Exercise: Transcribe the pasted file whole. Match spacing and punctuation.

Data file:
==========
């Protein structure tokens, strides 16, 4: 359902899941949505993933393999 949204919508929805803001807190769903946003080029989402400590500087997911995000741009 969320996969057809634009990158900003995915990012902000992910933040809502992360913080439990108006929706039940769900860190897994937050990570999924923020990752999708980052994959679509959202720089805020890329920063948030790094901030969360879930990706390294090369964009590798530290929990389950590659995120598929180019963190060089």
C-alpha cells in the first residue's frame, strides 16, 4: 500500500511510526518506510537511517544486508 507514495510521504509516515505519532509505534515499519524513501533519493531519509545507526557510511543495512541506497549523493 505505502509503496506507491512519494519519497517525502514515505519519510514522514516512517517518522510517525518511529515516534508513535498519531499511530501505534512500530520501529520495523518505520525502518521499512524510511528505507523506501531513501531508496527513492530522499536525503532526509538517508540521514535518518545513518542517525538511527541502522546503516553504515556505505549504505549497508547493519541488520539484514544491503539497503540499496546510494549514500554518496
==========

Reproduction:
């Protein structure tokens, strides 16, 4: 359902899941949505993933393999 949204919508929805803001807190769903946003080029989402400590500087997911995000741009 969320996969057809634009990158900003995915990012902000992910933040809502992360913080439990108006929706039940769900860190897994937050990570999924923020990752999708980052994959679509959202720089805020890329920063948030790094901030969360879930990706390294090369964009590798530290929990389950590659995120598929180019963190060089």
C-alpha cells in the first residue's frame, strides 16, 4: 500500500511510526518506510537511517544486508 507514495510521504509516515505519532509505534515499519524513501533519493531519509545507526557510511543495512541506497549523493 505505502509503496506507491512519494519519497517525502514515505519519510514522514516512517517518522510517525518511529515516534508513535498519531499511530501505534512500530520501529520495523518505520525502518521499512524510511528505507523506501531513501531508496527513492530522499536525503532526509538517508540521514535518518545513518542517525538511527541502522546503516553504515556505505549504505549497508547493519541488520539484514544491503539497503540499496546510494549514500554518496